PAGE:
Are prices for some services too high? Are care plans not optimized for value? Is lack of price transparency a barrier to patients seeking care?
Here are 6 measures — some macro-level, some micro-level — that you could use to develop a better picture of your patient-consumer base's ability to consume care at your current pricing:
1. Accounts receivable.
This is a measure of the overall efficiency of your facility's revenue collections. If accounts receivable values are rising, it's a good bet that something is amiss. Is your billing department proactively working with patient-consumers to collect shared responsibility payments? What are the response rates you are seeing to your various billing communication channels?
2. Average time between claim made and claim paid (in days).
Are there particular insurers who are slow in paying claims? Are they engaging in denial brinksmanship? What percentage of your patient-consumer population is insured by problematic carriers? Are those carriers worth the hassle to contract with? What can you do to improve claims efficiency?
3. (Total charity care + total subsidized care) / total care billed.
This will give you a good measure of the total financial strain your patient population is under. Finance directors often track charity care to total billed care, but they often forget to add in subsidized care (Medicare and Medicaid, traditionally). And, now that some patients have purchased subsidized private plans made possible by the Affordable Care Act, that subsidized care base is larger than ever and partially masked.
Hospitals should be tracking the total amount they bill to skinny network plans, for example — most consumers who opt for skinny networks do so because they cannot afford the monthly premium of a more robust plan. That, in and of itself, is an indicator of financial strain.
If hospitals can get a clearer picture of their patient populations' financial health, they can adjust pricing, devise more convenient billing plans or steer patients toward financing options. They could even consider developing their own low-cost financing options — a nominal price reduction for a service could be made up in interest payments over a number of months.
4. Average patient responsibility (in dollars) per service line, per encounter, per insurer.
If you can figure out which insurers are causing the slowest revenue streams in which service lines (due to heavy shared responsibility burdens), you may be able to direct financial counselors to work directly with that carrier's patients under that service line and potentially steer them to health insurance plans that would serve their needs better.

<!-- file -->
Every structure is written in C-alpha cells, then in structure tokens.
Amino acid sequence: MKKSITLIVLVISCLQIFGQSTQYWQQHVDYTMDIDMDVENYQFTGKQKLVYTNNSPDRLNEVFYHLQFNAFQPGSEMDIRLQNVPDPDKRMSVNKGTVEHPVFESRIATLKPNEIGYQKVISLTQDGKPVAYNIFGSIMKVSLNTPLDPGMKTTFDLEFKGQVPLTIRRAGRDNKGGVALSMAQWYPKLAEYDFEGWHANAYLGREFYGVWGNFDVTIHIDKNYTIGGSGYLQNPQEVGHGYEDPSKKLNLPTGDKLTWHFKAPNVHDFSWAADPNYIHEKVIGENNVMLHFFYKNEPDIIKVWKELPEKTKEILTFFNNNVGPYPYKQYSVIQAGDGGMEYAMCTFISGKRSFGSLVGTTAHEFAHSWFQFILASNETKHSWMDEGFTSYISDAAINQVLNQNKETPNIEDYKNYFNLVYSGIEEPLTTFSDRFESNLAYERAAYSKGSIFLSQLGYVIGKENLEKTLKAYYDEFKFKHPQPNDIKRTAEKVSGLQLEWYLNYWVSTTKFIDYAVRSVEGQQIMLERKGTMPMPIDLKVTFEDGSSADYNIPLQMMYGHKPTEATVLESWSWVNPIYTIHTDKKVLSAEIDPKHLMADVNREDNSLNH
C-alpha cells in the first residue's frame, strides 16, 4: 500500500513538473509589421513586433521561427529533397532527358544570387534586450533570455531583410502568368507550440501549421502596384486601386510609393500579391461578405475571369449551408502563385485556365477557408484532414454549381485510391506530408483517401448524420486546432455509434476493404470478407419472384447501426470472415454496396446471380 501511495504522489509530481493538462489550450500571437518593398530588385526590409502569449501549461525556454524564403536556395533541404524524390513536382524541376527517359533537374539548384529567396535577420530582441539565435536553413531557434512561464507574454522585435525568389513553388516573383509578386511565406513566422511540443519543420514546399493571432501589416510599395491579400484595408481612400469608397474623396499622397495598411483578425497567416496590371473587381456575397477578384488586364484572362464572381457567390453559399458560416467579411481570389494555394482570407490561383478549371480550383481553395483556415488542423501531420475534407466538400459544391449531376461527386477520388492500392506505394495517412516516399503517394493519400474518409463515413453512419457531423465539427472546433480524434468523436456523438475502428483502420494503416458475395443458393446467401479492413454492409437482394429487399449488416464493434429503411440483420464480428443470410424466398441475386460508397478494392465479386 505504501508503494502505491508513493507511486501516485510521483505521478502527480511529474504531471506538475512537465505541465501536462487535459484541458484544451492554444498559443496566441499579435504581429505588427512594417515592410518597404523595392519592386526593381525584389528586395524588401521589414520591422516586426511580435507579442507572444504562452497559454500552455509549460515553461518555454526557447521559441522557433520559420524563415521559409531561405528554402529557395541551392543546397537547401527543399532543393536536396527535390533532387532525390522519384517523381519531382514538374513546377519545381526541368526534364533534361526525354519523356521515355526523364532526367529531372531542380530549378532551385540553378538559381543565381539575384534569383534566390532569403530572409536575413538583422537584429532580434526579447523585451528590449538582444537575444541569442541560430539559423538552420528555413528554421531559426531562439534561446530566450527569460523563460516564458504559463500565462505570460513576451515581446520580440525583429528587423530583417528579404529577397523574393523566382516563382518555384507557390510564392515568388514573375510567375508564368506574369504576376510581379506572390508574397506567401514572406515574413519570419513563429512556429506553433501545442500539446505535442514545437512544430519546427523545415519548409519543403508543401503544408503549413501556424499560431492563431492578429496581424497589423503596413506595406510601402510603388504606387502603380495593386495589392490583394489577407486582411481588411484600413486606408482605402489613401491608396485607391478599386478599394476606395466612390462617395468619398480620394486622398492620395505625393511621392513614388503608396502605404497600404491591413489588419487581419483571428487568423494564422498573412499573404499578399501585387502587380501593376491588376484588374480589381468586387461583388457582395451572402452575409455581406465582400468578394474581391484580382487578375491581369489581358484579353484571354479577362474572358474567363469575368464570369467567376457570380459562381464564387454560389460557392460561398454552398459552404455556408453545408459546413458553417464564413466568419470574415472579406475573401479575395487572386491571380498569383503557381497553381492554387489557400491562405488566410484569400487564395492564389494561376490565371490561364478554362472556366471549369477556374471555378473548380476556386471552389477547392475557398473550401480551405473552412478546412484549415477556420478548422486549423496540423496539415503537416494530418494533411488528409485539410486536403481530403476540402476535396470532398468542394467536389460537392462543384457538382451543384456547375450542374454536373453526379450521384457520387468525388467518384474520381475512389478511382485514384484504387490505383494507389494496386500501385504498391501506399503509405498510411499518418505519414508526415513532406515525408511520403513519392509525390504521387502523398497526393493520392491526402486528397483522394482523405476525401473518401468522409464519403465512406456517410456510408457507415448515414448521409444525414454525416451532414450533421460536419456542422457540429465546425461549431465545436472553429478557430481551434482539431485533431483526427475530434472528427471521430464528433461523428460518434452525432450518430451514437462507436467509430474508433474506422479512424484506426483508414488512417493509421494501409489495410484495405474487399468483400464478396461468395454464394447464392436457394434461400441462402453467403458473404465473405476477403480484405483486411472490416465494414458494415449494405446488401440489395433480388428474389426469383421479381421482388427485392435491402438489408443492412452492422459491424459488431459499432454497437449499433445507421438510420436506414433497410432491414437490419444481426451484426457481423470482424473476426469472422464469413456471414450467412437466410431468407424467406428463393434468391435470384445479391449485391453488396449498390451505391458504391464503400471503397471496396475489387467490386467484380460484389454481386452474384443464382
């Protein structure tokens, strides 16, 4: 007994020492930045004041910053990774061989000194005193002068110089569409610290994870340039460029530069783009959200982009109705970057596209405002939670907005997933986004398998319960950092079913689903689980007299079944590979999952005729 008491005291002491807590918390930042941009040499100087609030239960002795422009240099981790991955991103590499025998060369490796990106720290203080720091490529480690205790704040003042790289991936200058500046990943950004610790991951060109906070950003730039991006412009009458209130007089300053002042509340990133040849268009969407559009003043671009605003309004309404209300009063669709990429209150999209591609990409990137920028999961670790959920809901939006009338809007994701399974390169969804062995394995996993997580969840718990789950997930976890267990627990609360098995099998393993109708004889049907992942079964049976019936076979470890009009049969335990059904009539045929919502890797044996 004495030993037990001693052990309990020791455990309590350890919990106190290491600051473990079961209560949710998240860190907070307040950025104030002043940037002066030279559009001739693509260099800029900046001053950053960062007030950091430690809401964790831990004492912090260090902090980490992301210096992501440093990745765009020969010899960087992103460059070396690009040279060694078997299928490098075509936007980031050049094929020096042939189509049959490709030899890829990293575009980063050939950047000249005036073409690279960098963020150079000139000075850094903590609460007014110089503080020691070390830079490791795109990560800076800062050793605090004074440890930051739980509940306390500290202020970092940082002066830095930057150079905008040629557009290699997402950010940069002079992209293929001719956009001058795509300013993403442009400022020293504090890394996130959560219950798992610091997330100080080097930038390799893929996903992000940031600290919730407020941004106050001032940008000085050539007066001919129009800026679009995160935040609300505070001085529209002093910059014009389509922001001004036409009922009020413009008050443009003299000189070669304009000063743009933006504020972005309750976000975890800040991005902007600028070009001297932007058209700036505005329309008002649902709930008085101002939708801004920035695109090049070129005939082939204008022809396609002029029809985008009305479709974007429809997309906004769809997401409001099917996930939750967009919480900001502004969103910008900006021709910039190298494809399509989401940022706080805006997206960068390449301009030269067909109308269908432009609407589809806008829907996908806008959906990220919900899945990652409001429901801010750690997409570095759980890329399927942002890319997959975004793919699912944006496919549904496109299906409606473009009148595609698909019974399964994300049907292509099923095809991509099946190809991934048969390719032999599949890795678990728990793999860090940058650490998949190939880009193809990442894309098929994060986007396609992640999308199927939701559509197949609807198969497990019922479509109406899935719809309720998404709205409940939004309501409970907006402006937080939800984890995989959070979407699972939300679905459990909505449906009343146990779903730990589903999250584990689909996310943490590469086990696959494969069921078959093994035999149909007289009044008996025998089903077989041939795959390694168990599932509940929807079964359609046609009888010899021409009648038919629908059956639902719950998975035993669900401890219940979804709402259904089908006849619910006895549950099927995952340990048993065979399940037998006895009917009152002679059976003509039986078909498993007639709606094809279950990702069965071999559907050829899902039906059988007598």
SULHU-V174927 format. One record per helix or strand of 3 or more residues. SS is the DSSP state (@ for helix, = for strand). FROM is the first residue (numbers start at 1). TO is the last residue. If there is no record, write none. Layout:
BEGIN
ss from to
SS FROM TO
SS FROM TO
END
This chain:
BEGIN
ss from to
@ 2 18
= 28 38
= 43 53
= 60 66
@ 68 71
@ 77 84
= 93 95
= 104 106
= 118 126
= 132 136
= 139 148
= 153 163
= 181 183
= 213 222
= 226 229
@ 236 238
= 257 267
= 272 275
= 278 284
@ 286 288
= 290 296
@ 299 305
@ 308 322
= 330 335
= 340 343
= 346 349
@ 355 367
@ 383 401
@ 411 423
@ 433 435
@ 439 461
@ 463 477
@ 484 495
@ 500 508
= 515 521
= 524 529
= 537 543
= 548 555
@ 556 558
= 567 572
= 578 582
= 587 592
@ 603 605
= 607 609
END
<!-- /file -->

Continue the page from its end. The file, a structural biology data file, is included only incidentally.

Taking an active role in helping your patients shop for needs-appropriate coverage could have a profound impact on improving collection efficiency, reducing non-compliance and reducing readmission rates. This is especially true of patient-consumers under your organization's long-term management for chronic and serious conditions (e.g., obesity, diabetes, heart disease, cancer, neurological disorders and psychiatric disorders).
5. Average time between first notice of payment due to first payment received (in days).
Again, this is a way to develop a measure of the financial impact your hospital's services have upon your patients. If this value is creeping up, more patients are having difficulty scraping together the means to make their shared responsibility payments.
Are you timing your bills well (sending them to coincide, for example, with Social Security's monthly payouts)? Are shared responsibility payments too high for your average patient consumer? There could be something wrong with their coverage — or your pricing.
6. Would patients recommend the hospital to friends and family?
As a binary (yes or no) value, this is possibly the easiest hospital finance benchmarks for your organization to tabulate. And it is a standard question included in the Hospital Consumer Assessment of Healthcare Providers and Systems (HCAHPS), so it's familiar.
But it's also the most subjective. Tracking this benchmark depends upon consumers' survey participation rates, which we know typically only attract consumers with strong positive or strong negative opinions.
Still, it's not a bad ballpark measure of satisfaction with the total continuum of care that you are providing. If this value starts to trend lower, a hospital finance director knows to act quickly and work with the clinical staff to figure out what the causes are of consumers' dissatisfaction.